I’m probably wrong, however...
The year is 2022. That’s only eight years from now. Two unmanned aircraft collide over a busy city street, hulks free falling to the pavement and sidewalks below, taking out the awning at an outdoor cafe and destroying two unoccupied tables. The other aircraft hits the side of a slow moving vehicle before it smacks the pavement hard enough to leave marks. While no one is hurt, the reality of the danger is brought home in very clear terms. With tens of thousands of these helicopter-like drones plying the air over America, this mid-air collision scenario might actually happen. Such is the potential for the Amazon package delivery scheme recently announced by Amazon head Jeff Bezos. Is this for real?
First off, let’s look at the timing of the announcement of this futuristic scenario; it was aired on CBS’s 60 Minutes the day before Cyber Monday. Great publicity for Amazon, the company that most likely reaps the greatest benefits from online purchasing. On first blush this scheme sounds so Buck Rogers that it makes you want to laugh. However, Bezos may have the last laugh. His company has made him worth over $24 billion, so he has a lot of resources to make things happen. Amazon has been the major factor in driving the online buying business. They do a great job at it, and they’ve literally been redesigning the way we shop. People that smart have got to be looking forward, and evidently they have, in a most serious way. Bezos already talks about the working prototypes of the unique flying delivery machines. Go ahead, Google it. There’s an excellent video online that outlines the basics of the idea.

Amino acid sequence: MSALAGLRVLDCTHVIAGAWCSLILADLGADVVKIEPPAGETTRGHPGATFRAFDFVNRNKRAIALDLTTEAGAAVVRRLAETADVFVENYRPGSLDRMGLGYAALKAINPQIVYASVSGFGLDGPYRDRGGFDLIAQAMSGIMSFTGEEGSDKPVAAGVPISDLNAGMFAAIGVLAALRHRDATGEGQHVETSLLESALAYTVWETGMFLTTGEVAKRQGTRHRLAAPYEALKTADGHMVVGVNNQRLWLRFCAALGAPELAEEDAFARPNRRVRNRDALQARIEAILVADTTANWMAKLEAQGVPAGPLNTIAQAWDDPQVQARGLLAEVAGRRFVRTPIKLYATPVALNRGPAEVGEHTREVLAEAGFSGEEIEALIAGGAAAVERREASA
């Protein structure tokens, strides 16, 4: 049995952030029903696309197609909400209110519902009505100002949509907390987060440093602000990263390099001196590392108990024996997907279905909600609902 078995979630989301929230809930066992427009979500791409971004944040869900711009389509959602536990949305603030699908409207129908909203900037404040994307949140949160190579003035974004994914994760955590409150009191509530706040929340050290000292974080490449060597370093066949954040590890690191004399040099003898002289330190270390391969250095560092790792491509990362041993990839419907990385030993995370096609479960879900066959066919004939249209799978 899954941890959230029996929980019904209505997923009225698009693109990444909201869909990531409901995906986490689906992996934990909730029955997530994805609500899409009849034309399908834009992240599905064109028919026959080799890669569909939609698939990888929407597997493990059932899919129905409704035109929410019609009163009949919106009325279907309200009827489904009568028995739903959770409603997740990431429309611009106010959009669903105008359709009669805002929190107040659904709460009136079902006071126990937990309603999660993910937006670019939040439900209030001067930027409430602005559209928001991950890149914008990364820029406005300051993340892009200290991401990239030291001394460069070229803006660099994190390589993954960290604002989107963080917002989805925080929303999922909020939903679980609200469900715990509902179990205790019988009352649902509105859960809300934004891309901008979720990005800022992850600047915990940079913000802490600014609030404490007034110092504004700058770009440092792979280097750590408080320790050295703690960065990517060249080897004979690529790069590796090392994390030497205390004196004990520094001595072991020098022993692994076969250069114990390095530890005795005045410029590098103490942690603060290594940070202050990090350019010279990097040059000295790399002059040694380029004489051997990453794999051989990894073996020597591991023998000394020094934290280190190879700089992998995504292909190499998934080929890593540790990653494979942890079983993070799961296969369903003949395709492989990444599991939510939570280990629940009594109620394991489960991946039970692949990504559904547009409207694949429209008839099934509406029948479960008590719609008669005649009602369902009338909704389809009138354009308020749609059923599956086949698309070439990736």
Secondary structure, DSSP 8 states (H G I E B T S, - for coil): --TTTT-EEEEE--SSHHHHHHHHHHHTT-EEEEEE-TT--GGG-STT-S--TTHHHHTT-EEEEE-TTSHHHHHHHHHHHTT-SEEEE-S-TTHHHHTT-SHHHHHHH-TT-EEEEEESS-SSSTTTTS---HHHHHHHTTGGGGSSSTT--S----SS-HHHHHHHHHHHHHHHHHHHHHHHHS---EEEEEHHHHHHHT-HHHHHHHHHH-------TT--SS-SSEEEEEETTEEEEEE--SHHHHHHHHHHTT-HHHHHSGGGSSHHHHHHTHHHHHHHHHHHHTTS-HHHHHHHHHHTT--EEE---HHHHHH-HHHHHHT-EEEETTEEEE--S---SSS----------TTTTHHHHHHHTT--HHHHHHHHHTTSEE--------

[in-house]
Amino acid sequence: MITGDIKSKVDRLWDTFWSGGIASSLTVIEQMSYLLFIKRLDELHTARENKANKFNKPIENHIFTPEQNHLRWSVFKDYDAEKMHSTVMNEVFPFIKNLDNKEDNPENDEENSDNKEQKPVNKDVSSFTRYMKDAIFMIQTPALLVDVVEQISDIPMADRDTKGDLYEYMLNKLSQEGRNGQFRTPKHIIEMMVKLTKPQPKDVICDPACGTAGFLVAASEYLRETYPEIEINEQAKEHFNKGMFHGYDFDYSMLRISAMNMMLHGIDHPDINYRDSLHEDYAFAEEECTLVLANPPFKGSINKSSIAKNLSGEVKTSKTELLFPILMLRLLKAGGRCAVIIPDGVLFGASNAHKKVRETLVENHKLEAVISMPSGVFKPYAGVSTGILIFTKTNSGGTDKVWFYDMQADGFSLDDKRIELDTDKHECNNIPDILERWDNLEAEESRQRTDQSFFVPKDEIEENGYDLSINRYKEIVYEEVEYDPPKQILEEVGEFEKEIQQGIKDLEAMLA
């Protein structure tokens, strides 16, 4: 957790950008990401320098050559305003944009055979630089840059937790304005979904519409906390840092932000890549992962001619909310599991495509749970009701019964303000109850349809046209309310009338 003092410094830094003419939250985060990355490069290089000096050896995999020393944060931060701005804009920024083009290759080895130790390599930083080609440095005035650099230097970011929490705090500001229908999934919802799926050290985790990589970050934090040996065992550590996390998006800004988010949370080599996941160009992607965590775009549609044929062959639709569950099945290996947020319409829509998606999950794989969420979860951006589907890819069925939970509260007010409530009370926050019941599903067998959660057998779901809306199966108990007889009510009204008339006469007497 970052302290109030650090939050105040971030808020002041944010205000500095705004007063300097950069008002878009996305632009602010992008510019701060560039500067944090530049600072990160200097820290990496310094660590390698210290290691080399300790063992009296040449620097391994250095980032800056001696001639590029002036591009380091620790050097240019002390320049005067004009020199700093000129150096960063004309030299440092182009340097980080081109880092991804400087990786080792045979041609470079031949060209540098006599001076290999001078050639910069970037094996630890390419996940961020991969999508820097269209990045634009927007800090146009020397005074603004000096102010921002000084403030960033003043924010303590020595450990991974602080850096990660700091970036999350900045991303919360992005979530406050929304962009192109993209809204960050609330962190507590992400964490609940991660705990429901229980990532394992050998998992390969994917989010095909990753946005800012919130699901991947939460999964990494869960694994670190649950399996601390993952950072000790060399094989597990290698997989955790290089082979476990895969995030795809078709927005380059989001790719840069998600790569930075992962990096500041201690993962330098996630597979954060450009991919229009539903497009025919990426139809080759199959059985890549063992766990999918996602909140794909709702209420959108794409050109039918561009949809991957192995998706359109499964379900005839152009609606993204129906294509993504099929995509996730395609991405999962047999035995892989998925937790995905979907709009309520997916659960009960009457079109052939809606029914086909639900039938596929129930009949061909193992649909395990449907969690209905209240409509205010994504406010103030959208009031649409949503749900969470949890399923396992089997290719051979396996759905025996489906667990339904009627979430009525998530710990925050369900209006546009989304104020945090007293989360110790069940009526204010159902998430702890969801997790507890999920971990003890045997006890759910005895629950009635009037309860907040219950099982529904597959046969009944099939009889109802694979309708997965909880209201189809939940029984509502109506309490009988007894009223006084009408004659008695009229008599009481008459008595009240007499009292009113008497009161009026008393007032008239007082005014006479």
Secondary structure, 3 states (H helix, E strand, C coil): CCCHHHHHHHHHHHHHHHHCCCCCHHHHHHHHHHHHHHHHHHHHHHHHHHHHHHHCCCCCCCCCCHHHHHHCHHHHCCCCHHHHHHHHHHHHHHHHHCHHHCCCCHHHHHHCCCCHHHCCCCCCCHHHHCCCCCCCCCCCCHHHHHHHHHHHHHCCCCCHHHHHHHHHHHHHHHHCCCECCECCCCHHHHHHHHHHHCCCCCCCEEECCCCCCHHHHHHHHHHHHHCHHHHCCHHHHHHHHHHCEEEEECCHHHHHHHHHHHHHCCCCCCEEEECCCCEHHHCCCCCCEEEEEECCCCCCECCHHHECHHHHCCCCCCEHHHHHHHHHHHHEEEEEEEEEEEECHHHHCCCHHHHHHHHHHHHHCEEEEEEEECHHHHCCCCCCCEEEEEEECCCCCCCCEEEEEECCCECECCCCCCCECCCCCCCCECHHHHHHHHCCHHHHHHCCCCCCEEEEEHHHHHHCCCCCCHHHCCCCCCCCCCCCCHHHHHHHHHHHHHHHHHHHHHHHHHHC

Here’s the thinking that is driving what the company calls "Amazon Prime Air." Delivery is one of the biggest expenses in Amazon’s business. If you could find a way to deliver a majority of the shipments with a small, energy efficient delivery system, the profitability would skyrocket from fantastic to super fantastic. The minds at Amazon came up with the idea of electrically powered drones with a 10-mile delivery radius and a five pound maximum carry weight. The video released by Amazon of Amazon Prime Air shows a consumer ordering what looks like a small T shaped wine bottle opener. The screen flashes to a nearby Amazon distribution center. A human being places the purchased item into a yellow plastic box and latches the lid. The box travels down a conveyor belt until it reaches the end, where a drone is perched above it. As the box hits the end of the line, four arms with small round molded balls descend on either side of the yellow box, fitting into corresponding ball sized holes, securing the box to the drone. Eight small props begin to spin, and the overly square drone lifts off and scoots out an open door. It flies to a nearby home, lands on a stone walk, deposits the box, and lifts off into the blue suburban skies. Amazing.
Here are two interesting facts: 80 percent of Amazon’s shipments are under five pounds. Over the past few years, Amazon has been quietly reinvesting in over 90 distribution centers world wide. All indications would lead one to think that Amazon is serious about this drone scheme. While it would require a massive investment, Amazon has massive resources. After watching the video and hearing the story, you’d almost have to say that it will happen. Hold on a second. Really?
To begin, Amazon needs to get the blessing of the FAA. The rules for drones and American airspace are being written now, but no one really knows what they will look like until they are released. There are lots of ifs just on the whole FAA factor alone. Then you have weather considerations. Gusting winds could wreak havoc with those light little toy-like drones. What about radio frequency interference messing up the onboard communications and guidance systems? While not overly loud, add five or more drones to the mix and you’ve got some serious decibels happening. There’s the possibility of mid-air collisions, vandals taking down drones with pellet guns, and the list goes on and on. If this scheme actually works, I’m seeing it working in very limited situations. I’m probably wrong, however, only time will tell.
Arlo Mudgett’s Morning Almanac has been heard over multiple radio stations in Vermont for nearly 30 years, and can be tuned in at 92.7 WKVT FM Monday through Saturday mornings at 8:35 a.m.
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